June McCabe is an MA student in political science at McGill University, whose research interests including peace operations, humanitarian assistance, and simulations. She participated in the Canadian Humanitarian and Disaster Response Training Program in May, and offers these reflections on the experience.
Recently, there has been a growing trend in humanitarian response to use simulation exercises to train personnel for work in the field and improve organizational capacity by familiarizing humanitarian aid workers with protocols and standards for effective provision of aid. Simulations can be useful not only in research and knowledge creation but also as a method to teach in a practical way that is difficult to get from classroom experience alone. Moreover, simulation can help to provide a strong foundation for future aid workers pre-deployment so that when arriving on scene in a real crisis they have the personal and professional skills to cope. The Emergency Capacity Building Project has identified three distinct types of simulations used in humanitarian response: skill drills, where specific skills and knowledge are utilized and tested; functional simulation, where participants act in a role they could fulfill in a real crisis; and table top simulations, which involve discussion and problem solving of an aspect of a real or hypothetical crisis (Barnhardt, Bulten, Hockaday, Sitko, Staples 6).
For over 10 years, the Humanitarian Academy at Harvard has offered a highly regarded training program, the Humanitarian Studies Initiative, which employs all three of these simulation methods to train both university students and aid workers in the basics of humanitarian response. This May, I participated in the first ever Canadian Humanitarian & Disaster Response Training Program conducted by the Humanitarian Training Initiative, which emulates the original Harvard program including the three day simulated humanitarian crisis called the SimEx.
By the end of the 10 day course, my knowledge of humanitarian aid had been greatly expanded. I now feel ready to consider aid work with a grasp on how it must be to work in the field. The sim showed some of us that we never want to do humanitarian aid work, while others of us found it invigorating and are preparing for deployments to the DRC. The simulation was the part of the course that brought what we had learned during the long classroom tutorials into focus. It challenged both our abilities and our ideas about being an aid worker. In the end, the SimEx was one of the most multifaceted and complex learning experiences I have ever had.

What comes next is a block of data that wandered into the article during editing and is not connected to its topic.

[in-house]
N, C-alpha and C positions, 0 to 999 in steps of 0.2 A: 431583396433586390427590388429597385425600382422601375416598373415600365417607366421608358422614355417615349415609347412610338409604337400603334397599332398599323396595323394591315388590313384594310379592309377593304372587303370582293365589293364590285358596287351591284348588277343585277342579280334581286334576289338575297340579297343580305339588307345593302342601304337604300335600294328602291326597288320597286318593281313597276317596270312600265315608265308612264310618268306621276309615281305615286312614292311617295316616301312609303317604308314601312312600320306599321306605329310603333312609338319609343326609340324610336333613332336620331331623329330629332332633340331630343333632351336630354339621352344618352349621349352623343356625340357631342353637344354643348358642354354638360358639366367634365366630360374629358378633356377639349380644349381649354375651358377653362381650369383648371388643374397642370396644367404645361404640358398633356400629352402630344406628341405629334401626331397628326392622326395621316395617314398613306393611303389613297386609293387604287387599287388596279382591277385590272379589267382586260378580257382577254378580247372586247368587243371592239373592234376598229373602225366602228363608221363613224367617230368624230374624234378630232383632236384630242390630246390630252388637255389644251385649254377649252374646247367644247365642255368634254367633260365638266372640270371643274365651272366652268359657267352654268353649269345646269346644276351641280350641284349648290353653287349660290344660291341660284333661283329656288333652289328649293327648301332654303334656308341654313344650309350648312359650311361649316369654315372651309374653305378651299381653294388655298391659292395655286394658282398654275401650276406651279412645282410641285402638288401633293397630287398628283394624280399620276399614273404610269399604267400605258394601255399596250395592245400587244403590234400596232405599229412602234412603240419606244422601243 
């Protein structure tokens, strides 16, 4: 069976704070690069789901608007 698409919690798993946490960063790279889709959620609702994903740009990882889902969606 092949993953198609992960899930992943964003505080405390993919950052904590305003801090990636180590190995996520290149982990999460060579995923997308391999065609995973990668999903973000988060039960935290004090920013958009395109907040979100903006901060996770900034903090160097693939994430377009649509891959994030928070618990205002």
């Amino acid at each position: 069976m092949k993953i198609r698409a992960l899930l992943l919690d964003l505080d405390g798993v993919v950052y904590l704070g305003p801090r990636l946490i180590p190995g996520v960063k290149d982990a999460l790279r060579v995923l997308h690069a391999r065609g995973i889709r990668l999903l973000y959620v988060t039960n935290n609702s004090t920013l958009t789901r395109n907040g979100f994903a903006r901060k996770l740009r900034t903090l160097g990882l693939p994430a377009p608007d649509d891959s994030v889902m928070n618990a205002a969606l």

The SimEx Scenario
During the first week of the course, we learned about the cluster system, the Sphere core standards, as well as ethics and the history of humanitarian aid. Lectures were supplemented by table top exercises culminating in a mock aid project pitch where we created a project with short and long-term goals, a timeline, materials projections and budget estimates for an IDP camp in Côte d’Ivoire. The last three days of the course, the SimEx, took place on a campground at Sparrow Lake, Ontario made into the fictional country of Simlandia. The SimEx placed students in the midst of a complex emergency scenario where aid workers struggled to reach populations affected by a tsunami while dealing with tight military controls as well as rebel activity in the area. The simulation scenario itself touched on some of the most challenging aspects of a complex emergency including child soldiers, government manipulation of aid flows, celebrity appearance and of course, high security risks to NGO personnel.
The SimEx was built on both functional simulation and skill drill components. Upon arrival at the camp, students were broken into NGO teams (i.e. Oxfam, World Vision). Within the team, each student was assigned a cluster specific role (i.e. WaSH, Shelter, Security). During the day, NGO teams would rotate through different “stations” performing skill drills relating to a specific cluster. Each station challenged the students to employ knowledge of Sphere standards and skills learned during the first week of the course. Information collected at these stations also contributed to an overall picture of the developing humanitarian emergency. In contrast, the functional aspect of the sim focused almost entirely on the emotional and physical demands of being a humanitarian aid worker during the first day, week and then month of an emergency (time conversion on Days 1, 2 and 3). How to work as a team and communicate while being hot, hungry and tired was one of the most fundamental lessons the sim was designed to teach us.
Overall both the functional and skill drill portions of the simulation were educational and illuminating. The skill drills allowed students to utilize the training materials and information that we had learned during the previous week and carrying this out successfully was very motivating. The functional part of the simulation really allowed us to experience the stress and fatigue that can occur during a deployment immediately following a disaster. The most valuable and rewarding part of the functional portion of the simulation was learning how to work as a team and to rely on teammates for emotional and physical support. The course as a whole also provided a great networking opportunity for students trying to enter the humanitarian aid sector. The SimEx facilitators were very high caliber founts of knowledge, one of the program’s strongest points. Being able to work with such experienced and knowledgeable people like Dr. Kirsten Johnson and Dr. Hilarie Cranmer was a great learning opportunity.